Talia has an early evening cooking class, and we’re trying to squeeze in a few errands beforehand.
“Ok, Tal,” I say. “We’re going to drop off books at the library. And then we’ll go to the grocery store for a quick shop. We need to get cake mix for your birthday cupcakes. Then I’ll drive you to cooking class.”
Quickly, Tal gets her coat on. “We’ll have to go really fast or we’ll be SCREWED,” she says.
(Screwed? Yikes. I’ve never heard her say that before.)
“Mom, what does screwed mean?” she asks.
“Um…it means you would be in trouble,” I say.” If we took took too long at the store, we’d be late for cooking. And we’d be in trouble. We’d be screwed.”
“But it’s kind of a slang word,” I explain. “You can say it to your friends, but not a teacher. That would be rude.”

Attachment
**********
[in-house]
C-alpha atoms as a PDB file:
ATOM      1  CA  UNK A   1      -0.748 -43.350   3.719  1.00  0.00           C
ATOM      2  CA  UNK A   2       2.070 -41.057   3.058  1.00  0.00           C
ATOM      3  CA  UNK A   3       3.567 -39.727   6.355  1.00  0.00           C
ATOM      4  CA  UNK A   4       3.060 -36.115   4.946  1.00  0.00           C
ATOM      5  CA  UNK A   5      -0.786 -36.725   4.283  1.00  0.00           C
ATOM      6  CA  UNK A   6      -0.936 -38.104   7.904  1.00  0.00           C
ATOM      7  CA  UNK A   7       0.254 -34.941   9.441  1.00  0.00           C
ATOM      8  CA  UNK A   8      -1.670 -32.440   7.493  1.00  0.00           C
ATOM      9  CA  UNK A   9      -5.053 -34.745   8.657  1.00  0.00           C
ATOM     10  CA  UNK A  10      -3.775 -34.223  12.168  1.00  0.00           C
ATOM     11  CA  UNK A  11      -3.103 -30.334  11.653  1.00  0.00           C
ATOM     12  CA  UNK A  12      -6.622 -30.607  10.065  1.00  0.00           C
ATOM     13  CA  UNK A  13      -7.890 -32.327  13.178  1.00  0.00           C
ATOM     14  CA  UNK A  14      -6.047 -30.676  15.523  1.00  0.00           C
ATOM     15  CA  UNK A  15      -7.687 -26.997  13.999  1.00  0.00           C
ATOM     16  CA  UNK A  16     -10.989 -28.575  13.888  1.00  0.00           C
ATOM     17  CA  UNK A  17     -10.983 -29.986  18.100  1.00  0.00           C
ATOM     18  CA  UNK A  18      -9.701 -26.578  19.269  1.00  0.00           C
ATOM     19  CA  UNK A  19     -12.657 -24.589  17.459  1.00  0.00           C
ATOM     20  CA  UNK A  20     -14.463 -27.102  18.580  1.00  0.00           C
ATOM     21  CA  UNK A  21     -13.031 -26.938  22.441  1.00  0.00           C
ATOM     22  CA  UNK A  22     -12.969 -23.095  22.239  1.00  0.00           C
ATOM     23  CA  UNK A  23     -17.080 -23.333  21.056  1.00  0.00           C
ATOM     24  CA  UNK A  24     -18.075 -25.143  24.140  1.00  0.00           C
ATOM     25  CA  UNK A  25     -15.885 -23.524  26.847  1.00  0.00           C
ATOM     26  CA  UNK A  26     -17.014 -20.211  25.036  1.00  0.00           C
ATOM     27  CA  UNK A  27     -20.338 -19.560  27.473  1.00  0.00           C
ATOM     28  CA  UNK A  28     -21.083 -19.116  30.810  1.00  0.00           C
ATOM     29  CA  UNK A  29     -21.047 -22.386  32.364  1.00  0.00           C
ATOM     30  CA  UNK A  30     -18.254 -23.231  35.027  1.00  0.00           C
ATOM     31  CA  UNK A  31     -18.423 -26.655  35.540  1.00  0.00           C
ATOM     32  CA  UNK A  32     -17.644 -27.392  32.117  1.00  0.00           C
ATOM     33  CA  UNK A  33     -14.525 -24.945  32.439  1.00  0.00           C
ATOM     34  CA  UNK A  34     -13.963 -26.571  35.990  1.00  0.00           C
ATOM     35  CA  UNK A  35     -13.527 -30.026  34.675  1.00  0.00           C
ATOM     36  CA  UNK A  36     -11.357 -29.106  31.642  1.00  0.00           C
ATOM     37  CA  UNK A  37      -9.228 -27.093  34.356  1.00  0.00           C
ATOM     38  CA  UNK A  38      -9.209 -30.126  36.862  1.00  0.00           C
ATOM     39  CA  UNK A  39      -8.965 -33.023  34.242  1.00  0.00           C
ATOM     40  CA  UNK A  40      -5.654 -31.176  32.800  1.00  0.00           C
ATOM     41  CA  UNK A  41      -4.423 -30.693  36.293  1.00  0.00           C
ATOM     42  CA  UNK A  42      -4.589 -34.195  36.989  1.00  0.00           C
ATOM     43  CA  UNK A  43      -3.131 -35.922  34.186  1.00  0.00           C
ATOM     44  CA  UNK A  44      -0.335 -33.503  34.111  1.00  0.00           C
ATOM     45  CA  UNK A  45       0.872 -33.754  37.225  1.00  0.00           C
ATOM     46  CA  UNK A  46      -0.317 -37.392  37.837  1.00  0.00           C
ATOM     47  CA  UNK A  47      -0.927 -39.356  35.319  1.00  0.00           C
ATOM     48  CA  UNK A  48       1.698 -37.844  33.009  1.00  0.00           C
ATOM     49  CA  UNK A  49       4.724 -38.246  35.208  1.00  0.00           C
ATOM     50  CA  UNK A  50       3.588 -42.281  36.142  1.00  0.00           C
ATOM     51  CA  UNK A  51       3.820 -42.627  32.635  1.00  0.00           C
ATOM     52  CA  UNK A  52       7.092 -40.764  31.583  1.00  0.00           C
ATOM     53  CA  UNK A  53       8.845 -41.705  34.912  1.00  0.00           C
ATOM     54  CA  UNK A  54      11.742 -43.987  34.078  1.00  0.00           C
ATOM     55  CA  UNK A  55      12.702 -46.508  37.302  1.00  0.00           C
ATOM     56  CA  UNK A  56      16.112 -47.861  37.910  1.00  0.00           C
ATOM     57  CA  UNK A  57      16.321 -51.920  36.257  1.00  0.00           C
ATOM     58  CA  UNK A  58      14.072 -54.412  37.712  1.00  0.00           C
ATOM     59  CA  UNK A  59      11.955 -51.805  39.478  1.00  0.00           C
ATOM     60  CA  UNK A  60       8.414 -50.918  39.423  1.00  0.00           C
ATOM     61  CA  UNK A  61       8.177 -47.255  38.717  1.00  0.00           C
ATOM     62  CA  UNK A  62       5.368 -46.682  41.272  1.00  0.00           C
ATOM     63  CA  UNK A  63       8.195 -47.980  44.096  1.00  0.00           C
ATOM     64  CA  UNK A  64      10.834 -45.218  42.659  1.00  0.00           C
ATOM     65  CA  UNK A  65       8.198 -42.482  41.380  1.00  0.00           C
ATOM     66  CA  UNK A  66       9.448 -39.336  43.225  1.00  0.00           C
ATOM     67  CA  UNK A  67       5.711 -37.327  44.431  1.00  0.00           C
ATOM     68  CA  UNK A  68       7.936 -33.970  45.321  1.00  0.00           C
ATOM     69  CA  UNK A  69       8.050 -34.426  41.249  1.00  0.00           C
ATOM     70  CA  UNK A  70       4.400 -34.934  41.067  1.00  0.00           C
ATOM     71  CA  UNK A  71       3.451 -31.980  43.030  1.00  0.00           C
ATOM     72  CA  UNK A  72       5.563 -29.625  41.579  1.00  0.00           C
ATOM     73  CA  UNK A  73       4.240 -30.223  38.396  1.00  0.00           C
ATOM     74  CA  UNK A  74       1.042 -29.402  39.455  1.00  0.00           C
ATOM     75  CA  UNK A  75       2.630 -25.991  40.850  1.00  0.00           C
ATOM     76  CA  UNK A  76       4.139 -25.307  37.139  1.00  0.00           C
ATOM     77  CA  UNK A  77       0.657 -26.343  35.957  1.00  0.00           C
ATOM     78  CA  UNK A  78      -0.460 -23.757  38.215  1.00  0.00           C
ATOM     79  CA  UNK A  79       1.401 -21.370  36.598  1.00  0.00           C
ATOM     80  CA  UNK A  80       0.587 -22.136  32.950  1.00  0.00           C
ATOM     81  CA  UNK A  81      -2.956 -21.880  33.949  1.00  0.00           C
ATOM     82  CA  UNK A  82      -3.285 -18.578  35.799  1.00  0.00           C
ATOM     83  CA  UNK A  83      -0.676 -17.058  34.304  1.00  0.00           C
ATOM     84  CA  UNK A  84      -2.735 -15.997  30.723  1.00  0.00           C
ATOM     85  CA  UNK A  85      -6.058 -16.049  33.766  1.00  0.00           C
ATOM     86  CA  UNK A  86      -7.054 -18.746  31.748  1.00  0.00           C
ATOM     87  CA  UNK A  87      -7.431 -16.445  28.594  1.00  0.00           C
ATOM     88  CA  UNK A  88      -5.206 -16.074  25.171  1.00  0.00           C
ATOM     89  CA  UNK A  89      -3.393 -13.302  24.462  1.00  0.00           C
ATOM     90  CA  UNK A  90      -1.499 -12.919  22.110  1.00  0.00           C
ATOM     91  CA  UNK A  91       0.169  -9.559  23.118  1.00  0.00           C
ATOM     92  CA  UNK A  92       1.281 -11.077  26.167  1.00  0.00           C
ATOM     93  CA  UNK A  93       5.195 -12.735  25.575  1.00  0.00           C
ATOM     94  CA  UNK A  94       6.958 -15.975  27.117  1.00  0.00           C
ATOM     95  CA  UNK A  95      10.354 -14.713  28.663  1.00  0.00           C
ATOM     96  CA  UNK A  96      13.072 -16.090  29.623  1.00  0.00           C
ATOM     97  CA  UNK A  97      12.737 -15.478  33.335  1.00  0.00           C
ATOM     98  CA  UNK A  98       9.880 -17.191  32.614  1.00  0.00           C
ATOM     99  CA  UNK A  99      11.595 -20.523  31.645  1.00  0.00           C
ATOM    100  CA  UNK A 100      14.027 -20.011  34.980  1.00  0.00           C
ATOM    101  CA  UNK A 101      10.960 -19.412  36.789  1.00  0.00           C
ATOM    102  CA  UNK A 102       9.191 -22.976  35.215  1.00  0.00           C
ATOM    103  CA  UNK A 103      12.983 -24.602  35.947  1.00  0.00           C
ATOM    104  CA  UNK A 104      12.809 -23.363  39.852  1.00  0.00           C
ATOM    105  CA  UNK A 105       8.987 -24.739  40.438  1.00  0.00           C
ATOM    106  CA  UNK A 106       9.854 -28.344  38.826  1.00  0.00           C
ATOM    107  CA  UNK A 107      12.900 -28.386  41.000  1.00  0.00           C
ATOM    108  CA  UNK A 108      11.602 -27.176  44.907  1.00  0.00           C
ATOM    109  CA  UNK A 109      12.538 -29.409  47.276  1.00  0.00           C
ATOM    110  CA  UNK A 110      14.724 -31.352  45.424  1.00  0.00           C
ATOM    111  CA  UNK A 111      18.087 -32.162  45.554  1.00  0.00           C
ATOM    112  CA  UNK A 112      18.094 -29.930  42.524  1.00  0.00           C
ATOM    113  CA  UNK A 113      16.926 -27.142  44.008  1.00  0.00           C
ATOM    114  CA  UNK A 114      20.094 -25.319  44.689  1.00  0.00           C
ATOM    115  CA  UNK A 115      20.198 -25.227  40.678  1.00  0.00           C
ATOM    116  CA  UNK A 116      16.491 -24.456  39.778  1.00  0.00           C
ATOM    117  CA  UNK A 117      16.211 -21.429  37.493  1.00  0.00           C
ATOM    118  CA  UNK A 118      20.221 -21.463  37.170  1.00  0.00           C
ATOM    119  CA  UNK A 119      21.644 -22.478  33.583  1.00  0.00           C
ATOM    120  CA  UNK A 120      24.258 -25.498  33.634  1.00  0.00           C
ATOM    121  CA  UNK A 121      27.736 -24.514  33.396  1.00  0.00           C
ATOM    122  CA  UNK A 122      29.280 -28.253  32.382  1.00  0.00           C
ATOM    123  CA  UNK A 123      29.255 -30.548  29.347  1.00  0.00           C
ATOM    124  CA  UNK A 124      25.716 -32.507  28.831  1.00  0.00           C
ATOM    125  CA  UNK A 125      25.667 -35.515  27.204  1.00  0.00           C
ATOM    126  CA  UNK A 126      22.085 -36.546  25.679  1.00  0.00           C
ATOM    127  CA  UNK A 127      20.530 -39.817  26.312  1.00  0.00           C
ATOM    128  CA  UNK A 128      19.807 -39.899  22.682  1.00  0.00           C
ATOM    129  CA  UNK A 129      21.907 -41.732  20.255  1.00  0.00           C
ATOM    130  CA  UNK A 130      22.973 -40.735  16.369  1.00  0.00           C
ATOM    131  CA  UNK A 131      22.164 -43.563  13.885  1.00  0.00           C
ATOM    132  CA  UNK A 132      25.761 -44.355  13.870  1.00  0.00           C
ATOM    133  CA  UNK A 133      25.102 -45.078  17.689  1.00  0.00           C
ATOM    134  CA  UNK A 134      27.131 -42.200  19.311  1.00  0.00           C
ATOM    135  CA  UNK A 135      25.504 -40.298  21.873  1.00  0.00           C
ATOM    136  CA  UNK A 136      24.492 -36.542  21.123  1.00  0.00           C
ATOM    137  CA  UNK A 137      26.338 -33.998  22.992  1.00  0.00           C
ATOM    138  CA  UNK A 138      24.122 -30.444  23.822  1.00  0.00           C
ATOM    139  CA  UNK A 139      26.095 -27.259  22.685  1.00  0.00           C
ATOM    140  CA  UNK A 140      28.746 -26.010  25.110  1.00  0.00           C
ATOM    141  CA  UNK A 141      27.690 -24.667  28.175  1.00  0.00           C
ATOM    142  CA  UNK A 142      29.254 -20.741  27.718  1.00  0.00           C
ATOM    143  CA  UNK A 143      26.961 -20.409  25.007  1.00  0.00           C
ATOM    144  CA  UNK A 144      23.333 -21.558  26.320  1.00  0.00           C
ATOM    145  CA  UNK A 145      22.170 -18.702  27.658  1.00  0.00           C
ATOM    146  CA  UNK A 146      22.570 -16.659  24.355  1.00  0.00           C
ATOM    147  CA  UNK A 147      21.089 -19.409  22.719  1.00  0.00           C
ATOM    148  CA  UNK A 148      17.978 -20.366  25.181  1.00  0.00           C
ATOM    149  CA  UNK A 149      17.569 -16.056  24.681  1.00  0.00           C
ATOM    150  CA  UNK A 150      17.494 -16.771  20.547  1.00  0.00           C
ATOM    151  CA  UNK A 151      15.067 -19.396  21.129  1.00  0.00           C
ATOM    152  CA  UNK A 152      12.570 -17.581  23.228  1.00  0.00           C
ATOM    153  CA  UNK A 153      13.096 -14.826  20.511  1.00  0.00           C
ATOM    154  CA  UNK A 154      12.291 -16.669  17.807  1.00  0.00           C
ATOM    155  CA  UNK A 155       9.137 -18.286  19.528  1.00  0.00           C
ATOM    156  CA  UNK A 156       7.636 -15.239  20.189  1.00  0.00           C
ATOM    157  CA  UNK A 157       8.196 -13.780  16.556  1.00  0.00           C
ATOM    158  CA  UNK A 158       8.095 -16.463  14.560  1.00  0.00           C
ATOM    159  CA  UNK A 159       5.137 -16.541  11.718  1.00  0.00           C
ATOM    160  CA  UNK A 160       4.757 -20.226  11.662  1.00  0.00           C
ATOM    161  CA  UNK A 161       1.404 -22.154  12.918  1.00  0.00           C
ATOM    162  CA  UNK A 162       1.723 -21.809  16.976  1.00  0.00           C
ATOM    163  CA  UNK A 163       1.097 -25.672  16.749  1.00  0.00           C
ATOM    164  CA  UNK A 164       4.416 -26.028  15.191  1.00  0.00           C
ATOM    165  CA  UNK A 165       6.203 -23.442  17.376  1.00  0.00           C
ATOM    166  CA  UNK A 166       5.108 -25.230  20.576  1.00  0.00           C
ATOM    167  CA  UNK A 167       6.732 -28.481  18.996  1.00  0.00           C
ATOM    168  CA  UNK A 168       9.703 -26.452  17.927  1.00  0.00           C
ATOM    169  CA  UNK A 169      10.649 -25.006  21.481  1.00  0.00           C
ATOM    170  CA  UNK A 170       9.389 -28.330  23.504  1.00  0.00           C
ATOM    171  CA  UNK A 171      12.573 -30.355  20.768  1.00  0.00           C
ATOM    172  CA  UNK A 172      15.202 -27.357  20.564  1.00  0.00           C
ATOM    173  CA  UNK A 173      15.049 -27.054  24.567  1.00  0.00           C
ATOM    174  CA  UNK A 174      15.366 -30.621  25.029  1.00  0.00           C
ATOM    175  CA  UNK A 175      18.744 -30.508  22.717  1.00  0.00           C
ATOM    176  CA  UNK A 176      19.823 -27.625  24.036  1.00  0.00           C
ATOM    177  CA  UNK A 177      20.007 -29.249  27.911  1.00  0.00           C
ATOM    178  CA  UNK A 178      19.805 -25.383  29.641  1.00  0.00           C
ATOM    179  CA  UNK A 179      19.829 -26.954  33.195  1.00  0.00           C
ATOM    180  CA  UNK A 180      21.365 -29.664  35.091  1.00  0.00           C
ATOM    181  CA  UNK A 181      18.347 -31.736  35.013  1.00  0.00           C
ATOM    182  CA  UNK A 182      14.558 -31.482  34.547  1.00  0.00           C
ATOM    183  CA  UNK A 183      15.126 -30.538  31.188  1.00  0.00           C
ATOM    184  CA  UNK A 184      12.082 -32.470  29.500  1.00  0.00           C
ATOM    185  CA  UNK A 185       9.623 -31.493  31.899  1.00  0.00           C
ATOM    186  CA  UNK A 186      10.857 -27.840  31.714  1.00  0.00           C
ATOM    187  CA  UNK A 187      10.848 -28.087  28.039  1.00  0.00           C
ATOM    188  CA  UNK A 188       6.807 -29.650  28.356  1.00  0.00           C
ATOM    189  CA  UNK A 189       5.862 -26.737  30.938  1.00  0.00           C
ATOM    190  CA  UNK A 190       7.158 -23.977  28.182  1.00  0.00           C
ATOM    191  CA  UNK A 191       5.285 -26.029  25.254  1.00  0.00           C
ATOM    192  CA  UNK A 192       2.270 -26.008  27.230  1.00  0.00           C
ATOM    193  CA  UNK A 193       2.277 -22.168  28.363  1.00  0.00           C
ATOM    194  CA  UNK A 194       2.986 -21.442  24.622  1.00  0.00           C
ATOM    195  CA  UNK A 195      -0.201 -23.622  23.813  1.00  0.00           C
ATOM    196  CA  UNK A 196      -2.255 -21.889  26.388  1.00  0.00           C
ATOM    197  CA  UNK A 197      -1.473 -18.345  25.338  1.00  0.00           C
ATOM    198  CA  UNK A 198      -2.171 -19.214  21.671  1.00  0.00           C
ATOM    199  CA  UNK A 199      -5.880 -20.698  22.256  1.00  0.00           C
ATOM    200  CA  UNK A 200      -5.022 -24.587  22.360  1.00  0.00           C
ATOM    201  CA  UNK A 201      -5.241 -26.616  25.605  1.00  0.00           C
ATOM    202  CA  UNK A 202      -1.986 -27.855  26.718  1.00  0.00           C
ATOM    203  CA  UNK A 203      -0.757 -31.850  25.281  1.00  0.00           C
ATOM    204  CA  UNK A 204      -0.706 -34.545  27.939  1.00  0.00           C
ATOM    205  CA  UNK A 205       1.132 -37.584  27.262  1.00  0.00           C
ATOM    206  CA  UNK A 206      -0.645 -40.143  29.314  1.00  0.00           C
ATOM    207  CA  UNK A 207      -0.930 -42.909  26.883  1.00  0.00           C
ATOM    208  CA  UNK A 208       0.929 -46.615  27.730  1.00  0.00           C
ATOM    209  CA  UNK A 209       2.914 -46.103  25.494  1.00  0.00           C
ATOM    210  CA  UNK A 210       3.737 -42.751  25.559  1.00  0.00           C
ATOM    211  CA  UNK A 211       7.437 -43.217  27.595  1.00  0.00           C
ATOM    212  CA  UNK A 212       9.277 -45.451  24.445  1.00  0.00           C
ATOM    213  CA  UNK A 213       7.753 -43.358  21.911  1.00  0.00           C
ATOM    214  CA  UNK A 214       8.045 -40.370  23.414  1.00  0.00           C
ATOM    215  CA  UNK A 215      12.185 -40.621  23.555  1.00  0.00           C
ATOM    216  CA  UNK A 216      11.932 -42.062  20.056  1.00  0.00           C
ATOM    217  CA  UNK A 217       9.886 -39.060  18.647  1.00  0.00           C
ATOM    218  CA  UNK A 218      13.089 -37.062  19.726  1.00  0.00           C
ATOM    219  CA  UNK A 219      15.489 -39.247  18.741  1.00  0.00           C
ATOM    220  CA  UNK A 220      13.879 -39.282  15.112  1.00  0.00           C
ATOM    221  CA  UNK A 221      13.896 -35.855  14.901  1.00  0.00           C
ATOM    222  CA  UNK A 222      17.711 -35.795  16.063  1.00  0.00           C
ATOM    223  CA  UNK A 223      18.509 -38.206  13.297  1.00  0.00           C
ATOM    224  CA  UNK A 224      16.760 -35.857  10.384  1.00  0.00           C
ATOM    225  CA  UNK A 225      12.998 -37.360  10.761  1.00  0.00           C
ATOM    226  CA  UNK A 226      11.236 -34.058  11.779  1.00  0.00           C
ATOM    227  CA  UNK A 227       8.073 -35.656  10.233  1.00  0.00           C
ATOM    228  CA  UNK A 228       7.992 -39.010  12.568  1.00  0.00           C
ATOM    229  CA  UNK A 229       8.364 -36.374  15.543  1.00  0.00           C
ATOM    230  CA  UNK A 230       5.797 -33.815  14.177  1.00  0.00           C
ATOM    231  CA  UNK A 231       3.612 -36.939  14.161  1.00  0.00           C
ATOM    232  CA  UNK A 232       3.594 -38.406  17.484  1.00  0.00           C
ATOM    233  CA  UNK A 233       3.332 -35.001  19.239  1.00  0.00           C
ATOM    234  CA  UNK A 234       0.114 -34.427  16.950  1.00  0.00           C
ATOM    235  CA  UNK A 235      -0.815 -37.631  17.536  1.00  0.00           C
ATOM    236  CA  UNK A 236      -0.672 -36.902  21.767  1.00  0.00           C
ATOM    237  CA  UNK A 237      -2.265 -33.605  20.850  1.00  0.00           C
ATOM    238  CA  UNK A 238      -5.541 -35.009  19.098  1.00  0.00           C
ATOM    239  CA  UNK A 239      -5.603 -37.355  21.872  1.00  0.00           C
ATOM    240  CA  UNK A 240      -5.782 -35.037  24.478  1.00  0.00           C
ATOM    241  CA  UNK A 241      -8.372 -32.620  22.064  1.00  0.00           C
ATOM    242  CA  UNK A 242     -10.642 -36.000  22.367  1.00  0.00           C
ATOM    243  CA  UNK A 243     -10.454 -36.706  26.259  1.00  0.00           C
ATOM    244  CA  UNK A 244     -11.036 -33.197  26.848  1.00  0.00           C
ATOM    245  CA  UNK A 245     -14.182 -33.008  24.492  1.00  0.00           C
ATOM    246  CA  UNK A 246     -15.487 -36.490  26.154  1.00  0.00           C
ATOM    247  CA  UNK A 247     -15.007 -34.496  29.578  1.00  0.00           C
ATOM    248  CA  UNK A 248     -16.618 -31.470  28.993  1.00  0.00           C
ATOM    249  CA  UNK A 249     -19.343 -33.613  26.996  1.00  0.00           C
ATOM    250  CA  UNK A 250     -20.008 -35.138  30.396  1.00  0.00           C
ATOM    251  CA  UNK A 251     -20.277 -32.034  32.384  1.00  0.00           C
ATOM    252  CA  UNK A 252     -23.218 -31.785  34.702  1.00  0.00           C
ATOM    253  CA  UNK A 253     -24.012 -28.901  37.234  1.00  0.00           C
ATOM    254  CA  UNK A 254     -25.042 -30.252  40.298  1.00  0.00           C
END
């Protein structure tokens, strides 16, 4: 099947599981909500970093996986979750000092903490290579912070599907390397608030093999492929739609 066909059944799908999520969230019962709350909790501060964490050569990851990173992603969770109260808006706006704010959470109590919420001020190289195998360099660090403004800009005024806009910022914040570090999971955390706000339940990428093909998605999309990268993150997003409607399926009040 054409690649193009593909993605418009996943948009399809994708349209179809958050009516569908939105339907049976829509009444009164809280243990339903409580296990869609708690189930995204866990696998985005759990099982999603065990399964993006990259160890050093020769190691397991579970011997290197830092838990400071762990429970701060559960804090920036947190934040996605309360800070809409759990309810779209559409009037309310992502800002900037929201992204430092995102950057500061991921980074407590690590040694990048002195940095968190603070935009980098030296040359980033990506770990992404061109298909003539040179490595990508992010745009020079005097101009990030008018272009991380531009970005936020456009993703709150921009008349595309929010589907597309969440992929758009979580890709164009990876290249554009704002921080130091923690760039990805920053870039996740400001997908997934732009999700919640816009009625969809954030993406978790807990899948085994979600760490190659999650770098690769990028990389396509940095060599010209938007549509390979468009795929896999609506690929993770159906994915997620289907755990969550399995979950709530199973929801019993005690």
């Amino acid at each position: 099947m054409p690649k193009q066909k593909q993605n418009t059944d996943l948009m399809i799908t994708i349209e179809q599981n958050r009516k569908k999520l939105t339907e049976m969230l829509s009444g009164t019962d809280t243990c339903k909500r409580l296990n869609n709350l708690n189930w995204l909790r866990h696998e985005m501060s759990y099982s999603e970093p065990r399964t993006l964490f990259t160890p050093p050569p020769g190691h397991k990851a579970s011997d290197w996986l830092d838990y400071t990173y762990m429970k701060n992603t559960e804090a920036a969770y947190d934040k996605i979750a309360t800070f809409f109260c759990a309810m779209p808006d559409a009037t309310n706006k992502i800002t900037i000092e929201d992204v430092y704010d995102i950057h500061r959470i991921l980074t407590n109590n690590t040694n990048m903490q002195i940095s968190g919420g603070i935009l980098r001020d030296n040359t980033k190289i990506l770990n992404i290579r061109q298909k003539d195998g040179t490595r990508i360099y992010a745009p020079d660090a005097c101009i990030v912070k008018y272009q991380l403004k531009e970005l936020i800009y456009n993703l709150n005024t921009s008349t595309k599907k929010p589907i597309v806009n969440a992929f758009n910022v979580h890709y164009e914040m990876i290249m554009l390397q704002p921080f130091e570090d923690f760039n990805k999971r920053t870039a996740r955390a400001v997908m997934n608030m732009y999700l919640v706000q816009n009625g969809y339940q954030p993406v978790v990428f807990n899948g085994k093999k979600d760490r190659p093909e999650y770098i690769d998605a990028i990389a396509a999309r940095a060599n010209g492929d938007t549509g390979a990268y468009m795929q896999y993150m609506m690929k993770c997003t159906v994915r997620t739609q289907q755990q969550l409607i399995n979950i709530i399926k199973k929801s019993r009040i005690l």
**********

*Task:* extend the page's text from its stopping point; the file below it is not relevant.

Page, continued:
“Sometimes ‘screwed’ means something else too,” I say. Then, as delicately as possible, I explain the other meaning. (We’ve had the birds and bees talk before).
Oh man, this is so darn complicated. Starting at a young age our kids hear all kinds of language on the playground. And by high school, they’ve pretty well heard it all. Our kids need to understand the language of their peers. Or else they are incredibly vulnerable to teasing and bullying. And they need to know the rules about when to use what words. But how on earth do you teach this?
Your turn. Any words of wisdom on teaching your kids slang?